At the backdrop of the huge costs and losses attributable to product theft and facility vandalisation, the Nigerian National Petroleum Corporation, NNPC, has indicated that it would still be financially stable in the current year to next year.
The national oil firm also indicated that its operations would not be fundamentally hampered by the adverse impact of the Coronavirus (COVID-19) Pandemic on the global oil industry.
The Corporation stated that expenses and losses associated with oil theft and pipeline vandalisation was N159 billion in 2019.
According to its 2019 financial report, crude oil and petroleum products losses, valued at N32 billion were recorded in the year under review, while pipeline repairs and management costs gulped N127 billion.
The NNPC noted that these funds were deducted from its earnings before remittances were made to the federation account, adding that it made total cash payment of N1.428 trillion to the Federation Account.
Though the NNPC noted that the COVID-19 pandemic would impact certain areas of its finances, it noted, however, that the overall impact on its financial stability would not be severe.
It said the Corporation operates in the essential class of the economy and still enjoys the privileges of arrangements to draw funds from the escrow account.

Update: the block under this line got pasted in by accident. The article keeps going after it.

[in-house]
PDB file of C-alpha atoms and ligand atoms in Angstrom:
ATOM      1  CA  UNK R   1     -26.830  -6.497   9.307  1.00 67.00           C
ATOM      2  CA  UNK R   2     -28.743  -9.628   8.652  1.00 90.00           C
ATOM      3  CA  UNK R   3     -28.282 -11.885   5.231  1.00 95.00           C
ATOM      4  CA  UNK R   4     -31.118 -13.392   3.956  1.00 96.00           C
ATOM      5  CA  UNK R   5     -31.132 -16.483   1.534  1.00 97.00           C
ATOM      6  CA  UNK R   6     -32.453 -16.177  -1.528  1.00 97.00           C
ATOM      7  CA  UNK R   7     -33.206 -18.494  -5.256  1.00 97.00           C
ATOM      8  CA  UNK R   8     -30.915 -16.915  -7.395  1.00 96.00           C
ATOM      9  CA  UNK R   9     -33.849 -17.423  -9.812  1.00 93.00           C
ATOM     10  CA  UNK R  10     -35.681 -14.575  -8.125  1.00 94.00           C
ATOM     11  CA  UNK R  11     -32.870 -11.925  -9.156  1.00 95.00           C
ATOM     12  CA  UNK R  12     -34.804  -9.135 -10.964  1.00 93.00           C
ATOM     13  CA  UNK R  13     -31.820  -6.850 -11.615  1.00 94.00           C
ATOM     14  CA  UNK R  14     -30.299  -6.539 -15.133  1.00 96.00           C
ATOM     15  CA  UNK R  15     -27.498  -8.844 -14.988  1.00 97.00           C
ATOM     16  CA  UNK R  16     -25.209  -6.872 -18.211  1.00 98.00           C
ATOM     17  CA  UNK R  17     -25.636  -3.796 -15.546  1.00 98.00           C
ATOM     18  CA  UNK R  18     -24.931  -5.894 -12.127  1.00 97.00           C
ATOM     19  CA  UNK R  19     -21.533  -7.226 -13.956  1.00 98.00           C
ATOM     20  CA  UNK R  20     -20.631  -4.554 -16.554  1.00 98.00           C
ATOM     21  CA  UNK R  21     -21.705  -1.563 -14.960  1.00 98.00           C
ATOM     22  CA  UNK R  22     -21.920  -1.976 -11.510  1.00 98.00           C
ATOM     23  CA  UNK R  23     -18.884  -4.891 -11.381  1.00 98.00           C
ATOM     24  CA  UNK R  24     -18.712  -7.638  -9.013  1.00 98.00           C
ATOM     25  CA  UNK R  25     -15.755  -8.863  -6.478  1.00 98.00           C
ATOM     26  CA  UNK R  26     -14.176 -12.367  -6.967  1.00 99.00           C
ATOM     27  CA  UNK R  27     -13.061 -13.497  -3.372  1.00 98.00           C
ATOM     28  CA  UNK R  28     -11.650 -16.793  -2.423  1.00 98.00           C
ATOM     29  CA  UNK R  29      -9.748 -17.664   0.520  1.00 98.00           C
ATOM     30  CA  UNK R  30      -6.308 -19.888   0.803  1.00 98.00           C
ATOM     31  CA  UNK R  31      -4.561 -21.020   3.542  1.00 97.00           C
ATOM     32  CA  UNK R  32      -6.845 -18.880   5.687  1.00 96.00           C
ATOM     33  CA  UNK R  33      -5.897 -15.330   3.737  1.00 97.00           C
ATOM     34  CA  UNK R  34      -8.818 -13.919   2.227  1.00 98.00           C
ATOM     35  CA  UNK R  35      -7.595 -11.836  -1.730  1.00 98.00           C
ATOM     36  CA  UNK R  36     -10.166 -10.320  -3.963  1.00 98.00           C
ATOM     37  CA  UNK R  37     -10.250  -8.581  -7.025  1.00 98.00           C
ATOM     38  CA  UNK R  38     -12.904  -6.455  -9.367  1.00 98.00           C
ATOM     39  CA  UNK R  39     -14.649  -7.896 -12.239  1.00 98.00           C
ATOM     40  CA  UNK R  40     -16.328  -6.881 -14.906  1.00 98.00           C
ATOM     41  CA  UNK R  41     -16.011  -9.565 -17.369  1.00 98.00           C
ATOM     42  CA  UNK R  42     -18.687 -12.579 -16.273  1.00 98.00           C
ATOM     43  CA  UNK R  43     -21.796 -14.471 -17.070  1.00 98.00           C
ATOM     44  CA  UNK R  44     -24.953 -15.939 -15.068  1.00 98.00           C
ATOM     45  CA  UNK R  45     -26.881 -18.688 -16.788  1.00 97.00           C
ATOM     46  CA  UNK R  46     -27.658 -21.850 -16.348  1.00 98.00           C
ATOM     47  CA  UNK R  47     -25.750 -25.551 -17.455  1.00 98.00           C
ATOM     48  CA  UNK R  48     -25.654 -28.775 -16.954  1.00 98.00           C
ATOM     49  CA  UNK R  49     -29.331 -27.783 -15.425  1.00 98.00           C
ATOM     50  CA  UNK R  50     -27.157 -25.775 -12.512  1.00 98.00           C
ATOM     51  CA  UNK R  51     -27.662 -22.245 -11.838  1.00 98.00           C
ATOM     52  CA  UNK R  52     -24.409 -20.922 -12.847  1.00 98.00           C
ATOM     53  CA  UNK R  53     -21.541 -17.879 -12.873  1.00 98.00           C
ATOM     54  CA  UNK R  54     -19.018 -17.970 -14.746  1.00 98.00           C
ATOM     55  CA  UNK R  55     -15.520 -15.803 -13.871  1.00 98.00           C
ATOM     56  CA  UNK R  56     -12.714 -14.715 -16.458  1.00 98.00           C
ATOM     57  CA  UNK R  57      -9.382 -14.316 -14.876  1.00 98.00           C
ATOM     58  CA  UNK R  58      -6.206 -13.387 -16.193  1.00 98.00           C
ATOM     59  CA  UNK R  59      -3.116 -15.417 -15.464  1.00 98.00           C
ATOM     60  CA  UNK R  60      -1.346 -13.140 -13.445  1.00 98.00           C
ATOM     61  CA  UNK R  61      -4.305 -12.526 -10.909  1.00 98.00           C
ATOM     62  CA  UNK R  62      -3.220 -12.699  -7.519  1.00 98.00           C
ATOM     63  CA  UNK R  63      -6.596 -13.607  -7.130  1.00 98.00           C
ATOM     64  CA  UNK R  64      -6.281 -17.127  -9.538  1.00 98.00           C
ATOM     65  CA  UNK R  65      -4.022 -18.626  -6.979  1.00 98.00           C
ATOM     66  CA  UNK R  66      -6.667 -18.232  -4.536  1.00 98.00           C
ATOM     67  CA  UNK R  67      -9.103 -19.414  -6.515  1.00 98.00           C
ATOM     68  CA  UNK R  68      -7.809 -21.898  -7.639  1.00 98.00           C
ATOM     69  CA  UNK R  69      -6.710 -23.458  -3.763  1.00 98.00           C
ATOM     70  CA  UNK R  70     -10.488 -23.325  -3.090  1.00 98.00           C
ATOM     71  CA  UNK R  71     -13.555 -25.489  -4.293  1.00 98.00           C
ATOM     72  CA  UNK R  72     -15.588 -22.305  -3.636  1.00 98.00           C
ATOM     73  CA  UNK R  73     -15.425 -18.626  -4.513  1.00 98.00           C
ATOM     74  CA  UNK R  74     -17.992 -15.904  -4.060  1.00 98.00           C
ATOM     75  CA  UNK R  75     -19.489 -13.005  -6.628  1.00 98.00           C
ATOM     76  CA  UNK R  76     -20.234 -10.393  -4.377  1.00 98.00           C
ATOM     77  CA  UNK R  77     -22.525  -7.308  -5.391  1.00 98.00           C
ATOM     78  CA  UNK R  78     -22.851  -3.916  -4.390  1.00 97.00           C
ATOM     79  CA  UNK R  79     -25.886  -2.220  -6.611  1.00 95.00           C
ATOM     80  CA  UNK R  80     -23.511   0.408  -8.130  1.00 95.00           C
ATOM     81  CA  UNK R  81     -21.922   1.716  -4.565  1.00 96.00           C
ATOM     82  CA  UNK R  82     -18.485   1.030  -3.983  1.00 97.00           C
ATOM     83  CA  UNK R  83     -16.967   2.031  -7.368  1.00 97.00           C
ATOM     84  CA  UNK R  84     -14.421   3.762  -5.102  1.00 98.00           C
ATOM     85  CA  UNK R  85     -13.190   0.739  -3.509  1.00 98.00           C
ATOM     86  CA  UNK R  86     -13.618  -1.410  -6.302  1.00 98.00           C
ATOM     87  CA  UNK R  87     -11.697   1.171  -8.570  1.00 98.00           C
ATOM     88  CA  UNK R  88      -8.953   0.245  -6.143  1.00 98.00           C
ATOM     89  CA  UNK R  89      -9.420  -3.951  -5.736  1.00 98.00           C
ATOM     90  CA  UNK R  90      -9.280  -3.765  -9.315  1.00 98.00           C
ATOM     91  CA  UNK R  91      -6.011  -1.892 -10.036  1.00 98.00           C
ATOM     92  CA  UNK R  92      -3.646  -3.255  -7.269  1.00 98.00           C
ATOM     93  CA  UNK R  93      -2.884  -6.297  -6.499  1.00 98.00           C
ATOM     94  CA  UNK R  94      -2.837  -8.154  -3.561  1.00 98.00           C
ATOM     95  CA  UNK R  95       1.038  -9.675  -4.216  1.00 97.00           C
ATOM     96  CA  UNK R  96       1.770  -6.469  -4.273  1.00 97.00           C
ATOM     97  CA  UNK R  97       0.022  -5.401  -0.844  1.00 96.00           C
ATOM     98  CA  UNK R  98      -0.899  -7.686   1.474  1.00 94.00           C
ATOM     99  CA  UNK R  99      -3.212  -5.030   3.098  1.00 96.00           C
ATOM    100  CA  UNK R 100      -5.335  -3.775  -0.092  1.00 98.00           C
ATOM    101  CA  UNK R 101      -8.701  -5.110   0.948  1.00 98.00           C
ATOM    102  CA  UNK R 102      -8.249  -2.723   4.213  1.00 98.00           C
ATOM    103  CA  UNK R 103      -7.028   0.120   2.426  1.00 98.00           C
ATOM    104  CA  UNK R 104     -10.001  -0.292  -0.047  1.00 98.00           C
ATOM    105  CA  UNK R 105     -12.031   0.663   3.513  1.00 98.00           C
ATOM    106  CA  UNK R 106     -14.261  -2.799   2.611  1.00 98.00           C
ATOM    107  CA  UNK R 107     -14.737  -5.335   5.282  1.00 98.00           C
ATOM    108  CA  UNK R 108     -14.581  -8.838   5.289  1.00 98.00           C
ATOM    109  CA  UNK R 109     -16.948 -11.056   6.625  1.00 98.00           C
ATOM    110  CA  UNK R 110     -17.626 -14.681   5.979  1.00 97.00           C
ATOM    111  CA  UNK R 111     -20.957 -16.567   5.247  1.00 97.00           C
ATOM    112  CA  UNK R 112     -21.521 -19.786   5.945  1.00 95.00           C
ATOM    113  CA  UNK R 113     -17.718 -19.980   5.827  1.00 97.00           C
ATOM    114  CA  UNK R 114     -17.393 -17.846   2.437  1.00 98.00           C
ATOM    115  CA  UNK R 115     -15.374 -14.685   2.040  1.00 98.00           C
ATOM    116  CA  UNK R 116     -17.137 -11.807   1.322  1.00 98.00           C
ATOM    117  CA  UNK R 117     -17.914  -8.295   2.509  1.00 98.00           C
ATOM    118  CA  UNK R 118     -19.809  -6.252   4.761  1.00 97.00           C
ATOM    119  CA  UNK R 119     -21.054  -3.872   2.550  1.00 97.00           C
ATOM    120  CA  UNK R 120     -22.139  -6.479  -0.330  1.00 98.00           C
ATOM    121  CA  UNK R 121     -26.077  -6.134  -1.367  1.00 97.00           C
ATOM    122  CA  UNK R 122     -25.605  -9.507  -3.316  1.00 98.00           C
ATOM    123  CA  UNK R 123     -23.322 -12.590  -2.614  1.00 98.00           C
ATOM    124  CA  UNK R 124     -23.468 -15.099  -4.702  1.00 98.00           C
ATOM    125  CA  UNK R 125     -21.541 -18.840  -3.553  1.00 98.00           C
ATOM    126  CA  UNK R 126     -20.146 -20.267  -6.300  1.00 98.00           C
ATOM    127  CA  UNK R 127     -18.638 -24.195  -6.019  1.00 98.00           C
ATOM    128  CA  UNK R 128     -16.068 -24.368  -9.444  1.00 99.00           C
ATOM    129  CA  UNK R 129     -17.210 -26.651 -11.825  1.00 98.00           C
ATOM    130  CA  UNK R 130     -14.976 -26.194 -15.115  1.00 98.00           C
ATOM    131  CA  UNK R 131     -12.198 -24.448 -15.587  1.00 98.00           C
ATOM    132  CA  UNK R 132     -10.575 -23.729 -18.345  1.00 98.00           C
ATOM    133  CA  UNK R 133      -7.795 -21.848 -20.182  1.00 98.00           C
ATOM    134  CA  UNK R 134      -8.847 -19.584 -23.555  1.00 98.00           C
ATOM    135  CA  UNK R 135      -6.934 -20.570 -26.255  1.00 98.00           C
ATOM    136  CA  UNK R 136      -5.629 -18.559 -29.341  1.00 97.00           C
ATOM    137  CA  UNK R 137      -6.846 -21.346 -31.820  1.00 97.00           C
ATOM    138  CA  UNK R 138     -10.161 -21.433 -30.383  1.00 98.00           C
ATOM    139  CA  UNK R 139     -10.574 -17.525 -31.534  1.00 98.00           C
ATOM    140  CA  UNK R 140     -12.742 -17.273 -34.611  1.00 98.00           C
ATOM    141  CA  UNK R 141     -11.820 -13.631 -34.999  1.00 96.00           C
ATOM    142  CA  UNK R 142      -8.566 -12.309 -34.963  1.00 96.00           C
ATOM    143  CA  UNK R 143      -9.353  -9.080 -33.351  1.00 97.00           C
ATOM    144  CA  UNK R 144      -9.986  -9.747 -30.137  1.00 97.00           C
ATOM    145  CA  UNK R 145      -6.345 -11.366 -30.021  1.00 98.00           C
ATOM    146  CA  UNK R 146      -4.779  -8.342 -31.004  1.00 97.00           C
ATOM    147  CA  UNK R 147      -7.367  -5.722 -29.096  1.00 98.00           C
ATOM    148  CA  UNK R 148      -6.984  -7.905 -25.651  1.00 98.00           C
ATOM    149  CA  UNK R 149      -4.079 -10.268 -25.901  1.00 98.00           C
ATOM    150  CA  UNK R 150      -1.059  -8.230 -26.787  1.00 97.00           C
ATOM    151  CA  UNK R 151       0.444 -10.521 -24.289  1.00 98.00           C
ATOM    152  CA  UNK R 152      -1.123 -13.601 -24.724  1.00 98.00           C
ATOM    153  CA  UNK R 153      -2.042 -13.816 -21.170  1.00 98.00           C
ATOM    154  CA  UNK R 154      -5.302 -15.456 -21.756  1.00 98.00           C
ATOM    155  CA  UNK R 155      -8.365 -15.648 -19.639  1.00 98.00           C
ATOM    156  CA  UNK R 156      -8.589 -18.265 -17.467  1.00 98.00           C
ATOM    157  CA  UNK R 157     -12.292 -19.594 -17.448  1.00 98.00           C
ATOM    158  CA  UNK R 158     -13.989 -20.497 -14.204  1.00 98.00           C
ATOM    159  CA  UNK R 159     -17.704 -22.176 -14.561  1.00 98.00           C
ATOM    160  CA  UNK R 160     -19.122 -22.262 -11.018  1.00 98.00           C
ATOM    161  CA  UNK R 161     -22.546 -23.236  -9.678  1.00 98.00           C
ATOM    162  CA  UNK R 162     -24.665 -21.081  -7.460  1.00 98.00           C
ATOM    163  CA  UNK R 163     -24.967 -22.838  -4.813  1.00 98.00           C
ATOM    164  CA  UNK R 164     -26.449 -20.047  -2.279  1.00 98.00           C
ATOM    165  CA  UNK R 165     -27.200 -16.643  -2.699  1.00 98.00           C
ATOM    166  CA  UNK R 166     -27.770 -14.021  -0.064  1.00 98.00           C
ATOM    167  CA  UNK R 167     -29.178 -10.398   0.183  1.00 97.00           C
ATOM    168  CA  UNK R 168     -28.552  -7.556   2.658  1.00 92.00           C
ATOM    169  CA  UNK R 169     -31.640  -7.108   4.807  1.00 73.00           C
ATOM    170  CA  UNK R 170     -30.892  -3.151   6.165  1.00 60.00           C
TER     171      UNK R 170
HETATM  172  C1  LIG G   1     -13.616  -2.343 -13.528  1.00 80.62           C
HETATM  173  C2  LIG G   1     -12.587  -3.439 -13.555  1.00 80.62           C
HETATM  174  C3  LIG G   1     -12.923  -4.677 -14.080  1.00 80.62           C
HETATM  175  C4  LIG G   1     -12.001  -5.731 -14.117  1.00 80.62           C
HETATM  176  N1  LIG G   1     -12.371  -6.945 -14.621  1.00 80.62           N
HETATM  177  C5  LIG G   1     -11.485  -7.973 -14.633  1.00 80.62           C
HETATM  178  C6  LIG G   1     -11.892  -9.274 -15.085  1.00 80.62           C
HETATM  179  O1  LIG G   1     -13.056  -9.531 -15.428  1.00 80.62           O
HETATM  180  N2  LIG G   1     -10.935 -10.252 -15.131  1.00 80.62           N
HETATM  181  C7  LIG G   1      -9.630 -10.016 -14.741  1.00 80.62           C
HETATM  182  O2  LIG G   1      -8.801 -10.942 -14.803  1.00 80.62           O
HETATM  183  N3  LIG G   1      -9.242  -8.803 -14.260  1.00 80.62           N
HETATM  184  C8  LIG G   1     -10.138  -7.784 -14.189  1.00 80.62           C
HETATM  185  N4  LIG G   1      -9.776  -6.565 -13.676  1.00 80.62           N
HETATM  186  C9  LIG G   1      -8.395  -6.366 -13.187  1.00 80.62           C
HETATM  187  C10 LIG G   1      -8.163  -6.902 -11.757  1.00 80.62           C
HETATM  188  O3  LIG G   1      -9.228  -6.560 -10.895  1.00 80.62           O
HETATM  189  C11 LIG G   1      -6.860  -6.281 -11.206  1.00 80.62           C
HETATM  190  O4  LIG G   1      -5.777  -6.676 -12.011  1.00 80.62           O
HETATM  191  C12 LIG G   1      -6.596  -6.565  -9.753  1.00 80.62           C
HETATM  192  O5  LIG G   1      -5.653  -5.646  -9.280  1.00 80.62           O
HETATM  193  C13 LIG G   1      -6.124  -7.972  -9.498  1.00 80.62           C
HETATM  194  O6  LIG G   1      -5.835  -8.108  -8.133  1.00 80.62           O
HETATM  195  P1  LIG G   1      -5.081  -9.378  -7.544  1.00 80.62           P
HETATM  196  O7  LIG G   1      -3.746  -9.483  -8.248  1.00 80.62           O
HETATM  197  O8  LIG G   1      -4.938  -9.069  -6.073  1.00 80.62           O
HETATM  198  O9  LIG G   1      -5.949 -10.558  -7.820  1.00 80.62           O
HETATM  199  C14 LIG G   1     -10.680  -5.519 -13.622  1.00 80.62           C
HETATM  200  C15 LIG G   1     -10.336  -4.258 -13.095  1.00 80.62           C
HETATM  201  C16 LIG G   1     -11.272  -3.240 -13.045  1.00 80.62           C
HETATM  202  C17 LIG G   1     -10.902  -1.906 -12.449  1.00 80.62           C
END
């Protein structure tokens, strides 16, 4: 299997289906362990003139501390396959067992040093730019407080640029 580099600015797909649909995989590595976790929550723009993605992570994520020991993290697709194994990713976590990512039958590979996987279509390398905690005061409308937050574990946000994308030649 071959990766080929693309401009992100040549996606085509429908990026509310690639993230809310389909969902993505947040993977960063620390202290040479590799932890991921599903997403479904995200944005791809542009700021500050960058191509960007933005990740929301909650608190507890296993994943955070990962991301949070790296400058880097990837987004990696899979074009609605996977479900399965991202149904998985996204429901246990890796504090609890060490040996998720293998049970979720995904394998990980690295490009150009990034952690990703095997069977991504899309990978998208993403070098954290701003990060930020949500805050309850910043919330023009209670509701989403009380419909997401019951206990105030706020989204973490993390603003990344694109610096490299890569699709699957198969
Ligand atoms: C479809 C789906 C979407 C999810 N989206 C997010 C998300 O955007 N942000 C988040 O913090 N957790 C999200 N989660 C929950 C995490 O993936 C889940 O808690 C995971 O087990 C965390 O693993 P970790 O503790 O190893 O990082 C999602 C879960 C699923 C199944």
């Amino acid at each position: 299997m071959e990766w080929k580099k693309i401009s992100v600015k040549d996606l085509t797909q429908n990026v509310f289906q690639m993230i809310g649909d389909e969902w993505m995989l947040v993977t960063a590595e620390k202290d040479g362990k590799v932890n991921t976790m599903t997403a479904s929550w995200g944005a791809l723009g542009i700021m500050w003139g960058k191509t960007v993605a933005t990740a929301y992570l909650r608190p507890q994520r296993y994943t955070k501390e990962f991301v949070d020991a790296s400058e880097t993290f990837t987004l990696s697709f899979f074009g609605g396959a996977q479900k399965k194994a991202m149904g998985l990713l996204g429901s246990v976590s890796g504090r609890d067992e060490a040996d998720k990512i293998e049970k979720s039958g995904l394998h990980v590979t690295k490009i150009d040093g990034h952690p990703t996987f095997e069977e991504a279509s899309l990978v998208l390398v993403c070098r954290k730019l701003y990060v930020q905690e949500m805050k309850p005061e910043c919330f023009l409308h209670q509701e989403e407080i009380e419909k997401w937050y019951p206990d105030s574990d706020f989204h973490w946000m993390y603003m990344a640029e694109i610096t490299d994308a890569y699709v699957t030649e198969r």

It further noted that there were no plans to liquidate any of its operations or to cease trading in the near future, apparently at the backdrop of intensified efforts towards passage of the Petroleum Industry Bill and the attendant unbundling of the Corporation.
The NNPC stated: “In the light of these recent developments and its underlying impact, it is expected that the impact of the COVID-19 pandemic will extend towards the following areas of the financial statements: revenue, trade receivables and accounts payable.
“Management is confident that the financial impact of the pandemic will not be severe as the group operates in the essential class of the economy and the arrangement to draw from the escrow account has not been withdrawn.”